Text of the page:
"DO IT Yourself: Home Improvement in 20th-Century America," on exhibit at the National Building Museum, is full of historical insights, not the least of which is the recognition of the distinctive American-ness of the can-do spirit. We are, after all, the quintessential DIY nation, a country set up by pioneers with our own built-from-scratch constitution.

Chiefly, though, in its examination of the last hundred years or so, the show zeroes in on World War II as the major turning point in the evolution of the modern uber-handyman/handywoman so familiar from "This Old House" (a television series whose parent company, it should be noted, is a major sponsor of the exhibition and whose clips are prominently featured therein). For it was around and just after the war that certain significant things happened -- the invention of latex paint, for example, along with the rise in plywood's popularity as traditional building materials became more scarce, the streamlining of power tools and the acquisition of manual labor skills by working women -- that turned home improvement into what Time magazine would tout, in its Aug. 2, 1954, cover as "The New Billion Dollar Hobby."

It also boasts several fun and/or informative historical clips from such diverse sources as "Industry on Parade," a National Association of Manufacturers-sponsored TV show of the 1950s that hyped manufacturing capabilities, and Hollywood's version of the fixer-upper's nightmare, the 1990 thriller "Pacific Heights." For kids of all ages, too, there's an impressive array of hands-on interactives, from a treadle-driven scroll saw of the type used in the late 19th century for cutting ornamental woodwork to a mound of brick-size Legos from which you can construct a make-believe barbecue pit. Designed to evoke various parts of a house under reconstruction, "Do It Yourself" also contains a life-size barbecue pit made of real bricks, just one of many nice design touches.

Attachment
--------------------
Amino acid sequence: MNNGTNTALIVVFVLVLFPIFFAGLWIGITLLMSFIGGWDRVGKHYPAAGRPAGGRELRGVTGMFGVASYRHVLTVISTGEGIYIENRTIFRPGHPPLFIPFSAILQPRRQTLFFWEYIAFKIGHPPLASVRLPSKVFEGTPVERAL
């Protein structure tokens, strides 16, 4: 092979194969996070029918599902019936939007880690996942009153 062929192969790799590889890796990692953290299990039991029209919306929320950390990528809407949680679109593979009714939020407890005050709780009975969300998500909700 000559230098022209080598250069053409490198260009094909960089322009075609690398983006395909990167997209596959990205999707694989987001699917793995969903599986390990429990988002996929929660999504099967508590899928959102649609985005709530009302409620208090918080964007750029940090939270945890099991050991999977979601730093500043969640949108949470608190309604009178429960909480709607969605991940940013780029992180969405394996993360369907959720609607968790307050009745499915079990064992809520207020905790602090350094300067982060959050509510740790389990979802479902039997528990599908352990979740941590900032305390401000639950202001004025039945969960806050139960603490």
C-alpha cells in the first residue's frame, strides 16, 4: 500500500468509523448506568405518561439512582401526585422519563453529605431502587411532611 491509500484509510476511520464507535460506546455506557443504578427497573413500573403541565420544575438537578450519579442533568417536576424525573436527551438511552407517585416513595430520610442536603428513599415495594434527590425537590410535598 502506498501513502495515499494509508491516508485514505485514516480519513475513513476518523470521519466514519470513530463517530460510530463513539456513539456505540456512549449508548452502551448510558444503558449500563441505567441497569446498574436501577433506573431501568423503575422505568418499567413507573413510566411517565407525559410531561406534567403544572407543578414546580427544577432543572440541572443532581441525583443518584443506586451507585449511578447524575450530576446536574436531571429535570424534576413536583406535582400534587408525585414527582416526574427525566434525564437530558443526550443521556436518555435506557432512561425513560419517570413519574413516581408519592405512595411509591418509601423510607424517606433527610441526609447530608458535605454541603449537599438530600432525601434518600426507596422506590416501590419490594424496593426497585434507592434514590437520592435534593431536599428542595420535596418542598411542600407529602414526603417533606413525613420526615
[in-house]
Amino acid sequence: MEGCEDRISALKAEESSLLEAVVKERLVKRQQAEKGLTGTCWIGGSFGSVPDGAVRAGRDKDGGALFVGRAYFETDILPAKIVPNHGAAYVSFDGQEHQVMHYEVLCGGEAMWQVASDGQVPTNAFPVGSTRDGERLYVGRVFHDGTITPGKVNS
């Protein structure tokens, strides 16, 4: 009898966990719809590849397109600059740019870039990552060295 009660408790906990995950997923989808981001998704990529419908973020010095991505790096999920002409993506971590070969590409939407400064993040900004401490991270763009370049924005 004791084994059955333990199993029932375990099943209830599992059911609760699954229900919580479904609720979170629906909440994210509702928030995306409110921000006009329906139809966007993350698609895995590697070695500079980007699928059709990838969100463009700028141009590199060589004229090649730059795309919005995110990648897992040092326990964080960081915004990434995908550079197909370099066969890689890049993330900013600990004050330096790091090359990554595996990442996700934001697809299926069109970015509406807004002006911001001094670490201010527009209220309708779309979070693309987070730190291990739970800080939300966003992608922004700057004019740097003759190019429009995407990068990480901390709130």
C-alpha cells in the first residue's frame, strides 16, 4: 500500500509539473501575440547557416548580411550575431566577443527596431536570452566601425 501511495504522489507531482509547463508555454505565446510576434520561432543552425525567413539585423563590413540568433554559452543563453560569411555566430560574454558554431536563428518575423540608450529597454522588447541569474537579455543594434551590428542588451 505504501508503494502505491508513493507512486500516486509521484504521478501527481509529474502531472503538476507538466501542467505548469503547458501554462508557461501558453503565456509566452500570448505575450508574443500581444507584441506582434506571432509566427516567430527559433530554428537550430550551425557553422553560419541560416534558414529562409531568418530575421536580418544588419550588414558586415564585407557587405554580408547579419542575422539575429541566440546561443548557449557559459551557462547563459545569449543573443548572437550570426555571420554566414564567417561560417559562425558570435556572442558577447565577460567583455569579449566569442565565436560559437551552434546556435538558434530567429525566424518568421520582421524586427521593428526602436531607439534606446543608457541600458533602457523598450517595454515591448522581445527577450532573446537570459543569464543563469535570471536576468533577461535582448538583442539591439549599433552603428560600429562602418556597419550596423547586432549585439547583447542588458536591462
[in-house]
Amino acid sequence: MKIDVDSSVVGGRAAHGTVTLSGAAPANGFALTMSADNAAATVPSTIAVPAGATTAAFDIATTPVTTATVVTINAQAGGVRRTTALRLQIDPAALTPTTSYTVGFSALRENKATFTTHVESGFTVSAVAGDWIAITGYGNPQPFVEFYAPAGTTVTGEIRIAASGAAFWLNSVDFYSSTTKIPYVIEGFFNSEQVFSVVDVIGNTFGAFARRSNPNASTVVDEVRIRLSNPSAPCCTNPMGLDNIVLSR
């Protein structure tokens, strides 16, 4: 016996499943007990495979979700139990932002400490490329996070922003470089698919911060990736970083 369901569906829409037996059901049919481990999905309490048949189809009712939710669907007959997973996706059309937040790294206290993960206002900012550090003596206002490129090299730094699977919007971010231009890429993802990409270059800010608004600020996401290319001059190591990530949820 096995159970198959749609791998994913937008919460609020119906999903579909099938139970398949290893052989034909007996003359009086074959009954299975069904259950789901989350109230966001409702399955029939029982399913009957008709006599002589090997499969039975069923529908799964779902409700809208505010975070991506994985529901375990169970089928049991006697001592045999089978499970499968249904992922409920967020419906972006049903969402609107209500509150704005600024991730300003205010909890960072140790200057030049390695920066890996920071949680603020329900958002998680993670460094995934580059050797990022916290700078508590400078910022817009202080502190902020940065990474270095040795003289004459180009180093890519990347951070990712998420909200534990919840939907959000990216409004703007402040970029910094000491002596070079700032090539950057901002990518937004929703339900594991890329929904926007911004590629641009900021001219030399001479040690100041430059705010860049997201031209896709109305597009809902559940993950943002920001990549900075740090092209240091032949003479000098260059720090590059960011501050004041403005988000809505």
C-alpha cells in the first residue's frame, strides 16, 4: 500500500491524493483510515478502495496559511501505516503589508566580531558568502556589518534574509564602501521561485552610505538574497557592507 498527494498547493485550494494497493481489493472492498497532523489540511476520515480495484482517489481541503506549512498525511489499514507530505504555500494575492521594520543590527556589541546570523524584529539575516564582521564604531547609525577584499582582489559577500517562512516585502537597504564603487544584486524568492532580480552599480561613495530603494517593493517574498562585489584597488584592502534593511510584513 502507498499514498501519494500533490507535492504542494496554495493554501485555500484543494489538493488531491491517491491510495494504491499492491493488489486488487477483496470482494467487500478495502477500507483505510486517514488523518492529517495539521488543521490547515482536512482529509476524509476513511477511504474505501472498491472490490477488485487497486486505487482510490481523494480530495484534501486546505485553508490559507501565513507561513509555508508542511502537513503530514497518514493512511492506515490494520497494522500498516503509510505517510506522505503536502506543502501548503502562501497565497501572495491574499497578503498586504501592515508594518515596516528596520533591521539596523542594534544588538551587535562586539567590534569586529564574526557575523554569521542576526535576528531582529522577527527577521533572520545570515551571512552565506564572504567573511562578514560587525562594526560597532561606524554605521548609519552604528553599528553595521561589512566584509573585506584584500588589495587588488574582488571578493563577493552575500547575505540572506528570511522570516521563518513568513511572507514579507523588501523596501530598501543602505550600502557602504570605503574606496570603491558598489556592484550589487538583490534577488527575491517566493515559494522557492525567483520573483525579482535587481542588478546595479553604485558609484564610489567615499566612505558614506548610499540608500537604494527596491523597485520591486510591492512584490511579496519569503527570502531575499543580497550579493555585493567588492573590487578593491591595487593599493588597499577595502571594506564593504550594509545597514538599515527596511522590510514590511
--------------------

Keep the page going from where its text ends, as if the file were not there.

But much, if not most, of "DIY's" sex appeal comes from what, for lack of a better term, I can only call tool porn.

You'll know it when you see it. It's not in the 1920s and 1930s-era commode-and-sink sets on display. It isn't in the vintage ads for paint and linoleum and wallboard -- although they provide a fascinating and at times wry look at how -- and to whom -- home improvement products were originally marketed, starting typically with the exclusively male contractors of yesteryear and ending with the Harriet Homeowners of today. And it's not in the station where you can design your own bathroom tile pattern.

It's in the cases containing old drills, sanders, saws and such. Aside from three power tools that you can touch and a Dewalt radial arm saw that you can't, almost all the tools on view are wisely behind glass. That's where I saw most visitors, the vast majority of whom were men, breathing heavily during a recent visit.

It isn't so much the fact that the tools are pulsing with what Tim Allen's character on "Home Improvement" would have called, in that lewd, caveman voice of his, "more power." Many of them are, in fact, unergonomic relics or woefully out-of-date manual models. And it isn't so much the undeniably phallic nature of many of them. It's just, as things, they embody a history that was -- and still is -- largely masculine, even in a culture where women can be seen comfortably handling a plunger router or refinishing a loft (as two advertisements from the 1980s and 1990s depict).

Do women salivate over tools too? Quite possibly many of them do. It was my wife, after all, who bought a Roto Zip Spiral Saw after seeing a late-night infomercial for one, even though to date she has rarely used it. But, as a 1996 photograph in the show illustrates, the tool aisle at the Home Depot is still primarily, if not exclusively, an overgrown boy's playground.

DO IT YOURSELF: Home Improvement in 20th-Century America -- Through Aug. 10 at the National Building Museum, 401 F St. NW (Metro: Judiciary Square). 202-272-2448.www.nbm.org. Open Monday through Saturday 10 to 5; Sundays 11 to 5. Free.

Advances in building materials -- preformed plywood is touted in this 1951 ad -- helped spur the postwar DIY boom.